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Were it not for the comical shadings of Chaundon's punchline collection, we'd be calling him a jerk instead of the jaunty giant he renders on Carnage.

Chaundon 

Carnage
(Defend Music/ H.O.J.)

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If the Justus League ever holds auditions for the newest addition to its hip-hop crew, the winner should make someone in the League swear that his record will be out within a year. Otherwise, said winner will be stuck with underappreciated guest appearances on other rappers' songs, rapping over R&B remixes or putting out mixtapes. Nearly a decade later, when the winner's album finally drops, it will no longer matter. Point is, unless you're Little Brother or 9th Wonder, being in the Justus League is tantamount to being a B-cast member on a highly-rated reality show. While your old friends are in the celebrity magazines at the checkout line, you're buying frozen burritos and pink hotdogs.

All of this should make even the most optimistic person abandon ship. However, Bronx-bred, Durham-based emcee Chaundon stuck on board, and—on his first official release, Carnage—you won't find him crying about delayed opportunities or blaming anyone in the Justus League for his situation. Instead, he largely breaks from everything North Carolina, save on one track, "Understanding," where, assisted by Darien Brockington and Percy Miracles (Phonte Coleman's alter-soul ego, apparently out of retirement), he addresses the pangs of awaiting success. For Carnage, Chaundon returns home to New York, grabbing emcees Skyzoo and Torae to declare themselves hip-hop royalty on "3 Kings." How ironic then when, several tracks later, Chaundon lifts a title and a hook from arguably the king of New York hip hop, Jay-Z, for the Khrysis-produced, flute-flavored "Can I Live." The disclaimer comes in the second verse: "'Can I live?' is the question I ask/ So what I borrowed from Jay?/ He don't care/ He makin' money all day/ I'm just trynna make me me a mil'/ And besides, you ain't hear the old sayin': 'All great artists steal'?"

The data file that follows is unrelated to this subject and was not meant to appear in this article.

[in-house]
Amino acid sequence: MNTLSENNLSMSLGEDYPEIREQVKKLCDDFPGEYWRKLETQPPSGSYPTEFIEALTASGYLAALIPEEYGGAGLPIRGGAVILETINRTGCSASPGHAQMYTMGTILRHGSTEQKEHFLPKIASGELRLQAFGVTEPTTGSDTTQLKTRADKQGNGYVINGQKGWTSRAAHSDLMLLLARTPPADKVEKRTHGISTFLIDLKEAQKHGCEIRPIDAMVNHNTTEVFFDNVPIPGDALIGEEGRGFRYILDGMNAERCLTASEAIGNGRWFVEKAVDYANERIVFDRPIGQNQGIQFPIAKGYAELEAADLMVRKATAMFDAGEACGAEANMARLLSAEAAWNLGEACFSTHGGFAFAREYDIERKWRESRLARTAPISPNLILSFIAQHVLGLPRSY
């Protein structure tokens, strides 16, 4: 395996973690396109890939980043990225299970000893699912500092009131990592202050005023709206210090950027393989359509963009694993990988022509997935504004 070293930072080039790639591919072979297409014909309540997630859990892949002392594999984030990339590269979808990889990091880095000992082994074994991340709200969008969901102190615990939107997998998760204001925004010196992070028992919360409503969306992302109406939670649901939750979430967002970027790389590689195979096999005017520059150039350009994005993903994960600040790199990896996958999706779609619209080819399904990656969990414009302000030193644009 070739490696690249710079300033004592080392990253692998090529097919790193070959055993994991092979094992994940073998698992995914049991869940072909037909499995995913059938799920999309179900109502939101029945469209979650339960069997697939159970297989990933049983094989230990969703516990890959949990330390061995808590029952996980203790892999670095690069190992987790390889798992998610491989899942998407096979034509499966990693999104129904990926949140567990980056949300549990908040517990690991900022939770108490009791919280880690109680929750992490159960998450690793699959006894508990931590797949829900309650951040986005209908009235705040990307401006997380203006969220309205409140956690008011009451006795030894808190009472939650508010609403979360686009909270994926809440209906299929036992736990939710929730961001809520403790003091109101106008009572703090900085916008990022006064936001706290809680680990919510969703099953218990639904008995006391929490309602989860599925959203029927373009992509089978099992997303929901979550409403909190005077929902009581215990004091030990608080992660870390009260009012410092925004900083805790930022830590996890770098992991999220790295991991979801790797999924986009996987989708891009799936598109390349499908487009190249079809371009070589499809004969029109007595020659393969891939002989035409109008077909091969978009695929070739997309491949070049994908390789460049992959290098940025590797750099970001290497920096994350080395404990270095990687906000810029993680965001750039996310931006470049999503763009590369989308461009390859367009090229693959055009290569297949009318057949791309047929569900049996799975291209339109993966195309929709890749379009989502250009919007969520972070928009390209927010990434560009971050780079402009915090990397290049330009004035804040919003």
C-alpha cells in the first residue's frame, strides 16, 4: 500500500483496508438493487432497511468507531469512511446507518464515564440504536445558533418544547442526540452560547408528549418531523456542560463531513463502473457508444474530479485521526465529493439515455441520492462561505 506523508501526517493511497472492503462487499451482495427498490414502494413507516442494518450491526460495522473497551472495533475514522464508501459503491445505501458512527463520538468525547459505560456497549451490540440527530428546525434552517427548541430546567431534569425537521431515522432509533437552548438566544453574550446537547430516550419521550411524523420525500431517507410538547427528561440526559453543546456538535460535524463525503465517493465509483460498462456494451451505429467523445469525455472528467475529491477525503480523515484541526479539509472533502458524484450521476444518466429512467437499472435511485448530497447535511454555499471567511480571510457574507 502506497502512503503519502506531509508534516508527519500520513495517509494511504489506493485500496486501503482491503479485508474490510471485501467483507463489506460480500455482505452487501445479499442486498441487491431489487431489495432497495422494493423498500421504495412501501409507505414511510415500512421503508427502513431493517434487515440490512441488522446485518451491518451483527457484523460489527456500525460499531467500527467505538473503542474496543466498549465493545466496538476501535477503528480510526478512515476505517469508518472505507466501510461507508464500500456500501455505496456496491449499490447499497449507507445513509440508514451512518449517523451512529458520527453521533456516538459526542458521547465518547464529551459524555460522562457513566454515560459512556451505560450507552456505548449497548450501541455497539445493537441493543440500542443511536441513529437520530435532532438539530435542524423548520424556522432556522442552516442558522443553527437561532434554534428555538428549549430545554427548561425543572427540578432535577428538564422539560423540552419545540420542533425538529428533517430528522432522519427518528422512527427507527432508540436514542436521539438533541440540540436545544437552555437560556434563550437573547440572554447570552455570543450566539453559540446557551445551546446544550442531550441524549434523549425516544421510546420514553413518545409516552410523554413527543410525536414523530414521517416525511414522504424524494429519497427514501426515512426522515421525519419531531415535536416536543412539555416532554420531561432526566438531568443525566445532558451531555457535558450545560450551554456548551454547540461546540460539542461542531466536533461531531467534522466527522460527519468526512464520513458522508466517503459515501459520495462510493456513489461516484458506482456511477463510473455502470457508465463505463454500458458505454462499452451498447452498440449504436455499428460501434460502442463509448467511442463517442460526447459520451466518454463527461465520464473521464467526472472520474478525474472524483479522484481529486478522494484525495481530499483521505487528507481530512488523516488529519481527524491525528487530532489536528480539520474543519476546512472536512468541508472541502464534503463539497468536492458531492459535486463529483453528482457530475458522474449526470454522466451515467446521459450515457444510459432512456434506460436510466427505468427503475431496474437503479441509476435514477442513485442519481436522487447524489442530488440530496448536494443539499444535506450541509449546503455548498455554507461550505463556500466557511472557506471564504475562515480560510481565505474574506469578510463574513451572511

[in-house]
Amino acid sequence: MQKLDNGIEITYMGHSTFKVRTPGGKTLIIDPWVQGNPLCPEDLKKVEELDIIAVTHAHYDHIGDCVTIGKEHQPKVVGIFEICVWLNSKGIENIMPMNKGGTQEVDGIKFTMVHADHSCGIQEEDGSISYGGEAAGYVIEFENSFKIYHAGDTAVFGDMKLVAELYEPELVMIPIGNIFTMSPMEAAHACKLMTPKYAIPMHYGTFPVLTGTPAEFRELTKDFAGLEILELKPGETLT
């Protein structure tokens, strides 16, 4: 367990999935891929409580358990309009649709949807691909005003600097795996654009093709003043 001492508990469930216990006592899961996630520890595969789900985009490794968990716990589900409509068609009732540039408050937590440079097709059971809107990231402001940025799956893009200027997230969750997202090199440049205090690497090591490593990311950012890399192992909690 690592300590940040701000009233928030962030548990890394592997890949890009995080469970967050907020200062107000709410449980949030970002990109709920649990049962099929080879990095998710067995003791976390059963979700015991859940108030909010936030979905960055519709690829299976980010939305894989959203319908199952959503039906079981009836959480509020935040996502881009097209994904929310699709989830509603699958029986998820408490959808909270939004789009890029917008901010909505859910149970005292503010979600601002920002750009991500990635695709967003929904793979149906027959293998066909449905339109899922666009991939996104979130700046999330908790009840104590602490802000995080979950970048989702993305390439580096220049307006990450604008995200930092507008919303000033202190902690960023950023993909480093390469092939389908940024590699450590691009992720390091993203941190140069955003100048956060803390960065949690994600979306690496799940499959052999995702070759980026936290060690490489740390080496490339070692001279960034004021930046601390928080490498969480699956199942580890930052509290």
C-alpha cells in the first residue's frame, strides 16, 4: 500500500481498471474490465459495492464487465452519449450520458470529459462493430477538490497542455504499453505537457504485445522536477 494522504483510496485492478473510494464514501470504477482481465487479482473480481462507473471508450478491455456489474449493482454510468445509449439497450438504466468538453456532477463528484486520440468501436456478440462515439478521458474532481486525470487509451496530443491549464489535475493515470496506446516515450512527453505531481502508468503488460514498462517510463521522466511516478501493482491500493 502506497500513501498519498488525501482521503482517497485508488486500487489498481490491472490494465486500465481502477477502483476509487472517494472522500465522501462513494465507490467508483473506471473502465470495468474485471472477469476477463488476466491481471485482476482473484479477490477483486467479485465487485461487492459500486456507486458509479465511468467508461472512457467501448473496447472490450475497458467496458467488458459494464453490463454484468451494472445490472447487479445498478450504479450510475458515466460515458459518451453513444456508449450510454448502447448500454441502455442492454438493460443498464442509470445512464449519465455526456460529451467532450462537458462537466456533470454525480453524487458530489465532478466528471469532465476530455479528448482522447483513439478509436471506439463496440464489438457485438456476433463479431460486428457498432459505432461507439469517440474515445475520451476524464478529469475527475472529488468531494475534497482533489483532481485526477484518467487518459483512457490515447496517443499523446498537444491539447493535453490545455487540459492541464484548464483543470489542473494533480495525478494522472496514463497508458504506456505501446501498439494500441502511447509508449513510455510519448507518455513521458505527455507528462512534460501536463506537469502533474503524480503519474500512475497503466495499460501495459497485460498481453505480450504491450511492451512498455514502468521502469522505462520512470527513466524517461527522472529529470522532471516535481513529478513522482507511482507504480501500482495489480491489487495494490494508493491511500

Frankly, Chaundon suffers such megalomania, and, were it not for the comical shadings of his punchline collection, we'd be calling him a jerk instead of the jaunty giant he renders on Carnage. On "Gone," Chaundon teams up with a more gentle giant, Jean Grae, who seems to be the Justus League's favorite collab-lady of late. As Chaundon and his co-star trade verses from a heated argument between a cheating husband and a pistol-brandishing wife that makes for a bloody police report and a laughable domestic dispute, we hear Chaundon shine through dramatization. It's the LP's highlight.

Chaundon had all the time and a great environment in which to make Carnage. Too bad no one seems to have wanted it to reach as many sets of ears as it could have, especially considering the brawn of Chaundon's lyricism. For now, he'll have to settle for the role of best Justus League guest emcee.

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